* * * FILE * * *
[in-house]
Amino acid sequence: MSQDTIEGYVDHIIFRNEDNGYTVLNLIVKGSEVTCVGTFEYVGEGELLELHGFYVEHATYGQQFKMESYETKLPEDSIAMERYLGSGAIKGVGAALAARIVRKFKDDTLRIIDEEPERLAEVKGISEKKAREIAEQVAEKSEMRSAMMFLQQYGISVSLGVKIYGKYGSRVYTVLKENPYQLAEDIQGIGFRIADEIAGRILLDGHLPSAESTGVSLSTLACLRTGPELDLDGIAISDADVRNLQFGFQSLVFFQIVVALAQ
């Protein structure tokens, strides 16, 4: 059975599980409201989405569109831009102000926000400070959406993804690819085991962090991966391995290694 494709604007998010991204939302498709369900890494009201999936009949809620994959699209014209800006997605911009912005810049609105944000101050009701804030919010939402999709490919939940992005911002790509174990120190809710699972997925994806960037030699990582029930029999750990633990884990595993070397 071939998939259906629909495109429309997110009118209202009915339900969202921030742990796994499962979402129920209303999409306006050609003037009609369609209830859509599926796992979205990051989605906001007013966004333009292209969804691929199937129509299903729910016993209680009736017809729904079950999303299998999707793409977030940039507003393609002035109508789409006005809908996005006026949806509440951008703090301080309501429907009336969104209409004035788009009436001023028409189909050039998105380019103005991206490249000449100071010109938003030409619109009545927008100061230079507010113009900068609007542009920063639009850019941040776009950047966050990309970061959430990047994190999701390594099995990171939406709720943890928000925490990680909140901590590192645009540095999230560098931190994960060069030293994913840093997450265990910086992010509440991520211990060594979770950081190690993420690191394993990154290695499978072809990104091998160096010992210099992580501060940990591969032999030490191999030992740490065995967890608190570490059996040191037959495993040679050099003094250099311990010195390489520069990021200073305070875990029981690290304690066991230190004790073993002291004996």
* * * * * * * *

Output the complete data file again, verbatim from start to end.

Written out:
[in-house]
Amino acid sequence: MSQDTIEGYVDHIIFRNEDNGYTVLNLIVKGSEVTCVGTFEYVGEGELLELHGFYVEHATYGQQFKMESYETKLPEDSIAMERYLGSGAIKGVGAALAARIVRKFKDDTLRIIDEEPERLAEVKGISEKKAREIAEQVAEKSEMRSAMMFLQQYGISVSLGVKIYGKYGSRVYTVLKENPYQLAEDIQGIGFRIADEIAGRILLDGHLPSAESTGVSLSTLACLRTGPELDLDGIAISDADVRNLQFGFQSLVFFQIVVALAQ
């Protein structure tokens, strides 16, 4: 059975599980409201989405569109831009102000926000400070959406993804690819085991962090991966391995290694 494709604007998010991204939302498709369900890494009201999936009949809620994959699209014209800006997605911009912005810049609105944000101050009701804030919010939402999709490919939940992005911002790509174990120190809710699972997925994806960037030699990582029930029999750990633990884990595993070397 071939998939259906629909495109429309997110009118209202009915339900969202921030742990796994499962979402129920209303999409306006050609003037009609369609209830859509599926796992979205990051989605906001007013966004333009292209969804691929199937129509299903729910016993209680009736017809729904079950999303299998999707793409977030940039507003393609002035109508789409006005809908996005006026949806509440951008703090301080309501429907009336969104209409004035788009009436001023028409189909050039998105380019103005991206490249000449100071010109938003030409619109009545927008100061230079507010113009900068609007542009920063639009850019941040776009950047966050990309970061959430990047994190999701390594099995990171939406709720943890928000925490990680909140901590590192645009540095999230560098931190994960060069030293994913840093997450265990910086992010509440991520211990060594979770950081190690993420690191394993990154290695499978072809990104091998160096010992210099992580501060940990591969032999030490191999030992740490065995967890608190570490059996040191037959495993040679050099003094250099311990010195390489520069990021200073305070875990029981690290304690066991230190004790073993002291004996």